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Apple is looking to launch the 13-inch Retina MacBook either this September or early October

Apple is expected to release a 13-inch next-generation MacBook Pro with Retina display this fall.

According to analyst Ming-Chi Kuo from KGI, who provided the tip to Apple Insider, Apple is looking to launch the 13-inch Retina MacBook either this September or early October. Kuo has already correctly predicted that Apple would axe the 17-inch MacBook Pro and instead sell the 15-inch MacBook Pro with Retina display along with a previous-generation without Retina.

The 13-inch next-generation MacBook Pro with Retina display is expected to feature 2560 x 1600 resolution, a thinner body than the 15-inch version, no optical disc drive (solid-state flash memory storage only), Intel HD 4000 integrated graphics, and an Intel Ivy Bridge processor with speeds over 2 GHz.


Apple's 15.4" MacBook Pro with Retina Display

Kuo said Apple didn't reveal the new product at the company's Worldwide Developers Conference (WWDC) this week because "of a low yield rate" as well as challenges with assembly.

Apple unveiled a number of new MacBooks at WWDC, including new 11- and 13-inch MacBook Airs, new 13- and 15-inch MacBook Pros (without Retina display) and a 15.4-inch 2880 x 1800 display high-end laptop.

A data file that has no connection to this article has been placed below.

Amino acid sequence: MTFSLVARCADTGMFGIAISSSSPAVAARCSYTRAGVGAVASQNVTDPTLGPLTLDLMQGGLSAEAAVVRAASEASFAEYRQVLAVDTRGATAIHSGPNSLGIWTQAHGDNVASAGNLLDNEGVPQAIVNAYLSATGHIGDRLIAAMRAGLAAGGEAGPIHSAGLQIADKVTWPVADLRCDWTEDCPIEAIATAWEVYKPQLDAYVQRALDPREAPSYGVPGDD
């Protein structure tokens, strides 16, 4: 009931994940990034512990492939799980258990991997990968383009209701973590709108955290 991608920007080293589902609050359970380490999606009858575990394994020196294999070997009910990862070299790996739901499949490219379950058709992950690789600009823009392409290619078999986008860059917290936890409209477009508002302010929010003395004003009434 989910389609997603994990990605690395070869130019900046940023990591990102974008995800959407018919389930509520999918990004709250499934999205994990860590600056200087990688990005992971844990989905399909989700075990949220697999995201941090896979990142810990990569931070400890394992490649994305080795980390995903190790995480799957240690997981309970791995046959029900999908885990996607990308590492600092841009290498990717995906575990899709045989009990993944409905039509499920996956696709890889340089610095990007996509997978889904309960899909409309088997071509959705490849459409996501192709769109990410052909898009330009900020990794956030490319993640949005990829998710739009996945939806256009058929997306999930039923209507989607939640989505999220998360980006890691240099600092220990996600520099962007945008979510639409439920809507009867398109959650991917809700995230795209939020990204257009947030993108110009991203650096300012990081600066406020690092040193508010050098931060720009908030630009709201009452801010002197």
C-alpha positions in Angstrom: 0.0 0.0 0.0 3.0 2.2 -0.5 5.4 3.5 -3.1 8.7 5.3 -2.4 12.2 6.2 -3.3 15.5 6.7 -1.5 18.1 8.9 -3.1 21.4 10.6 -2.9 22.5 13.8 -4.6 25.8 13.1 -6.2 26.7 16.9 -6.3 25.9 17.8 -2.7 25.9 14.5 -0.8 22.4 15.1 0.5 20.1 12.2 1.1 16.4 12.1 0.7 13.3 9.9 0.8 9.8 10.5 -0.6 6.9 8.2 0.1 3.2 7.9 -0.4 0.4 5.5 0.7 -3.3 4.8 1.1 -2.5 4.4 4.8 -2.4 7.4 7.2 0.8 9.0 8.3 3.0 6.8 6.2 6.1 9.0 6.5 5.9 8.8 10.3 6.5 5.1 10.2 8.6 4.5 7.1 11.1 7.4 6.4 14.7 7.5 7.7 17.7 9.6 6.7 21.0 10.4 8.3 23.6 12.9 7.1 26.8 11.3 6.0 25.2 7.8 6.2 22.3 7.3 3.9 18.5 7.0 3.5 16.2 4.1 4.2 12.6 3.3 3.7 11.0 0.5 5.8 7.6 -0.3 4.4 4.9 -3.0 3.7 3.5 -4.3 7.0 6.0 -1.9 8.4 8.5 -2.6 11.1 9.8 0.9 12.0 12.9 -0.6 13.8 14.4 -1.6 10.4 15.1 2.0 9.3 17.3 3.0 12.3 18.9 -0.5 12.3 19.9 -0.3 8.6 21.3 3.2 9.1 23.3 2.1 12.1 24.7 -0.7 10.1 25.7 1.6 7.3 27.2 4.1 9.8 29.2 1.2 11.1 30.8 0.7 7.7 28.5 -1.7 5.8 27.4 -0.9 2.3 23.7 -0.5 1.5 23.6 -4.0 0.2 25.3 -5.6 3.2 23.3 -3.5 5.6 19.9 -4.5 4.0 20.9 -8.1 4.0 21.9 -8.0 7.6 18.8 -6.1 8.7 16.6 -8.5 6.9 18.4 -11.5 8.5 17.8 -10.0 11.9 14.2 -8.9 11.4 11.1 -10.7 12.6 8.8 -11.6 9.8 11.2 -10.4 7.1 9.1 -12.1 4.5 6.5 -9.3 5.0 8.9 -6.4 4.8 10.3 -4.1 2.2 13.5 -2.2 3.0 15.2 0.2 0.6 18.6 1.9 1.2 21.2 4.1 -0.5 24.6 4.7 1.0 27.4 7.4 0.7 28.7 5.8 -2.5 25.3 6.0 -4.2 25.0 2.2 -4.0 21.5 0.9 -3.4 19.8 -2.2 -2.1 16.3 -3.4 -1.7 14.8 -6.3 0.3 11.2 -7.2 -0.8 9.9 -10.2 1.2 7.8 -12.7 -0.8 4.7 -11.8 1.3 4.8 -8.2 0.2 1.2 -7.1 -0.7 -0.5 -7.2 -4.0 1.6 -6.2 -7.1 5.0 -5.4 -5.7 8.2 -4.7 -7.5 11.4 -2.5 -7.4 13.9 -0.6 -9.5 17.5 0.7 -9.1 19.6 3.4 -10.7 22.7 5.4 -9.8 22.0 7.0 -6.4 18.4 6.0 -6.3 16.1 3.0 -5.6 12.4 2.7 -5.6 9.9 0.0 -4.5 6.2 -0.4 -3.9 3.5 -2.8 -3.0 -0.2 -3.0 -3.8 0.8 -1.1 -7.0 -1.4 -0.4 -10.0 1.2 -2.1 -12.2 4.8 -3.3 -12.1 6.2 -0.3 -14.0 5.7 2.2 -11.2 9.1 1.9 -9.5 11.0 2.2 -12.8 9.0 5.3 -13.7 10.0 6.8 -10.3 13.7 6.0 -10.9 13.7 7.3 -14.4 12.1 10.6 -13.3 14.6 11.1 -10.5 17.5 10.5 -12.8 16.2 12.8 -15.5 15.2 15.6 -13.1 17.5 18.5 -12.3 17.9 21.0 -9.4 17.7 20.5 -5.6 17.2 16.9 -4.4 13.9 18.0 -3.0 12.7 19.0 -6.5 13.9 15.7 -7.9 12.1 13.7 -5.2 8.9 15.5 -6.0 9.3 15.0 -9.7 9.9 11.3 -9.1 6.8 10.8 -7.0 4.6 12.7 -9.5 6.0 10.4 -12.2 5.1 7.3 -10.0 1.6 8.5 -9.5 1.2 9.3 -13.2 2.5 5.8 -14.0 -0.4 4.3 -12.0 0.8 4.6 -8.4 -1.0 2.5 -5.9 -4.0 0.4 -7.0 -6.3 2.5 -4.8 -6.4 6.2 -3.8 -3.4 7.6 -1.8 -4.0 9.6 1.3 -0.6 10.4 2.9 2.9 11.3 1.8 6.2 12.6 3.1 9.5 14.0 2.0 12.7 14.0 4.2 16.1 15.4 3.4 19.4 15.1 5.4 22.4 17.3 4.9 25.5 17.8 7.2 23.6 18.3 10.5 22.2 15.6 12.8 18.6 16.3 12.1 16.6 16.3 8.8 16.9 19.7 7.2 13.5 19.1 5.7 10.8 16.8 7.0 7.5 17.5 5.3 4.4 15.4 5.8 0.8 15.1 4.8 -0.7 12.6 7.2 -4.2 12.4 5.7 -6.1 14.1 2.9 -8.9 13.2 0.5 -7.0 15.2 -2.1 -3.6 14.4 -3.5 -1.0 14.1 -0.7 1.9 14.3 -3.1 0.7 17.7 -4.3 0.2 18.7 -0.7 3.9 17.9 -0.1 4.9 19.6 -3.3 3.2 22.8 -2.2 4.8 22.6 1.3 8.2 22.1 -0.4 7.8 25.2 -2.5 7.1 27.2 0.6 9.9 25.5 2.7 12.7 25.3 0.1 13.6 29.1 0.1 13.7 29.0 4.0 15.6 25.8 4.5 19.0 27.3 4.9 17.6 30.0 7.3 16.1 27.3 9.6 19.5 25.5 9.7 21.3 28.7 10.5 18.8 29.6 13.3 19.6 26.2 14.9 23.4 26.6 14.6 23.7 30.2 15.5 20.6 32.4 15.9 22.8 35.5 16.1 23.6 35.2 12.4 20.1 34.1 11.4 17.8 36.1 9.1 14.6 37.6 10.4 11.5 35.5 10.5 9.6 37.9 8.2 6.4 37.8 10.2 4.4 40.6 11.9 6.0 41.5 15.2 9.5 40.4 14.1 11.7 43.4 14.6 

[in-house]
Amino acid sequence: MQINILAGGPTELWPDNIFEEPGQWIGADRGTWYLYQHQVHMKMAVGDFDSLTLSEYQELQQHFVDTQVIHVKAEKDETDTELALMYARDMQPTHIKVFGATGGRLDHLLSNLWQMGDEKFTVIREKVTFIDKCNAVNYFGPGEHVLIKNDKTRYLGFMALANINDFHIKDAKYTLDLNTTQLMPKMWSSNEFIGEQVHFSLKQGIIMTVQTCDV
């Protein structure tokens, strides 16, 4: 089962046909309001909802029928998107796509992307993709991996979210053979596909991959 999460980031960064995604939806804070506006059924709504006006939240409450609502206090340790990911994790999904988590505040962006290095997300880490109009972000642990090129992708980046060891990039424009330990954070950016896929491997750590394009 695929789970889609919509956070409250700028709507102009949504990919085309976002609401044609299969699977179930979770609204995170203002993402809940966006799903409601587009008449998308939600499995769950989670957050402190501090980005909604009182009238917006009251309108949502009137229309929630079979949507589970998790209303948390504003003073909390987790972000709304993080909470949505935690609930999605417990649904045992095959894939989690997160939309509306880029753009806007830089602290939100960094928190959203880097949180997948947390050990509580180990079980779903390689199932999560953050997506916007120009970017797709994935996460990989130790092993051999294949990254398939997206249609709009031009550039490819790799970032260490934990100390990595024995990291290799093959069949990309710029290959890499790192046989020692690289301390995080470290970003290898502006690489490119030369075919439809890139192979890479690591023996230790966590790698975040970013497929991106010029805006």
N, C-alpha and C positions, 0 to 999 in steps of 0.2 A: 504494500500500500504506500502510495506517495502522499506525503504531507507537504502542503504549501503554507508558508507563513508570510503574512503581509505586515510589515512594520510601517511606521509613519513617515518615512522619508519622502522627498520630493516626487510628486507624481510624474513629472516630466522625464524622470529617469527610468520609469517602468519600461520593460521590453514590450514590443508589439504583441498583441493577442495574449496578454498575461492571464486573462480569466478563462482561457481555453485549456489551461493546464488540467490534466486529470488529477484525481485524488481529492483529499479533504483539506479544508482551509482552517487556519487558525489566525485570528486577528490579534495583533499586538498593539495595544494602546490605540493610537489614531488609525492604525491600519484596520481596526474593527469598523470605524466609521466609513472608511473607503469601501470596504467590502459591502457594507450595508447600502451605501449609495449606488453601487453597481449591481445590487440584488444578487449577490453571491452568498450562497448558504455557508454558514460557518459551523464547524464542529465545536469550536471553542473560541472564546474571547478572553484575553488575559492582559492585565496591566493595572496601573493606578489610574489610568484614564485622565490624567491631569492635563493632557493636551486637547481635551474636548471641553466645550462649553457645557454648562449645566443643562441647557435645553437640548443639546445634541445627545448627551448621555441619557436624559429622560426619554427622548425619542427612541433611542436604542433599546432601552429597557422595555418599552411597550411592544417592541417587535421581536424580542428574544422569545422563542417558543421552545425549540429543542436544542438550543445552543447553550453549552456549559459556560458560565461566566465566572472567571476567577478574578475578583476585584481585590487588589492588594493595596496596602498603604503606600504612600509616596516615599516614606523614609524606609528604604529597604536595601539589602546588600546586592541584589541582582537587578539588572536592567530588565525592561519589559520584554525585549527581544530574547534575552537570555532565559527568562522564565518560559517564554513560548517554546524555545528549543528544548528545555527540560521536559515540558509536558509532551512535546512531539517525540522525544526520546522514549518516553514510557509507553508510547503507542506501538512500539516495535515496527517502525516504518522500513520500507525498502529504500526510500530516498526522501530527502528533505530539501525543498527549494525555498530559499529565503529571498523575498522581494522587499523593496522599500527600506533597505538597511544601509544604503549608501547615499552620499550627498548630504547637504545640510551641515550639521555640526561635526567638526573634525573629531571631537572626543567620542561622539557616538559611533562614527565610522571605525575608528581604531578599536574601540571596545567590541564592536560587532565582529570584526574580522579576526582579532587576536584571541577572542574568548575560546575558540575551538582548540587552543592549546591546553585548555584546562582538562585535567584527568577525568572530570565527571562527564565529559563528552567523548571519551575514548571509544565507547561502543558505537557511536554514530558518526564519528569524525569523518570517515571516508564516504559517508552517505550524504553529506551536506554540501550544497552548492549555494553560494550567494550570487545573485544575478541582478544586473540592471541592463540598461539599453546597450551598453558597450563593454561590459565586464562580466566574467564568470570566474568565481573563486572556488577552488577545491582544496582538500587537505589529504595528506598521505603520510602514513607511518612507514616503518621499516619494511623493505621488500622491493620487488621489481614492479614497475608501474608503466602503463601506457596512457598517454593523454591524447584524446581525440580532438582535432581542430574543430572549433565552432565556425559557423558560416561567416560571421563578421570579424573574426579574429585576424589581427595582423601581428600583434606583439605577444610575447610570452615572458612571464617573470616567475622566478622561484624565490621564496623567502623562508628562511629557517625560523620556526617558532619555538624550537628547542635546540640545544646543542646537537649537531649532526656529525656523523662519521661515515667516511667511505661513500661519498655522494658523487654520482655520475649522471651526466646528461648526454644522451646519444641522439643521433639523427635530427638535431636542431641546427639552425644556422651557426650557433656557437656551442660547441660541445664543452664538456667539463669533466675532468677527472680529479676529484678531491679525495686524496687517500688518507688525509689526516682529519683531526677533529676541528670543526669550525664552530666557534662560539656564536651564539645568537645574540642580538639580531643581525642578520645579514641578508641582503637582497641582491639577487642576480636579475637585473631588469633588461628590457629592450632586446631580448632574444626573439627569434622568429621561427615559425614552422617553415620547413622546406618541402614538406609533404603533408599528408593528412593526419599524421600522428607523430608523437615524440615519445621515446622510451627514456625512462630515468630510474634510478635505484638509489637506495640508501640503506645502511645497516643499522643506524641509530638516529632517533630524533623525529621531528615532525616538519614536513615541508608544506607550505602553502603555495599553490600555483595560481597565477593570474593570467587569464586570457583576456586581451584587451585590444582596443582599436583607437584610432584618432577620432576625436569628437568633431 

Source: Apple Insider



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RE: Higher Resolutions
By inaphasia on 6/17/2012 9:24:04 AM , Rating: 2
quote:
They deserve the credit.


Maybe. Or maybe they're just a one-trick pony:

Get ahold of and hog a resource you consider to be a killer spec. Sign deals that guarantee no-one else can get their paws on it for a couple of years. Proceed to market the hell out of it.

Sure it's a ballsy move, and of course you can give Apple credit for taking (a huge) gamble... But I kinda disagree that the screen res decision falls in the same category with all the other stuff you mentioned (and with which I agree and add the unibody:)

Maybe I'm over-suspicious, but I view this as a "tactic" they learned from the iPod.

Go to Toshiba.
Sign a deal for a bucket-load of hard-drives.
Make sure the same contract says Toshiba is not allowed to sell to rival mp3 makers.
Monopolize the high-capacity mp3 market for years.

A lot of you may not know this, but yes: not only was there a mechanical hard-drive in those iPods, Toshiba was the only company on the planet making them that small.

Clever undoubtedly, but hardly a move that would (or could) spark competition.


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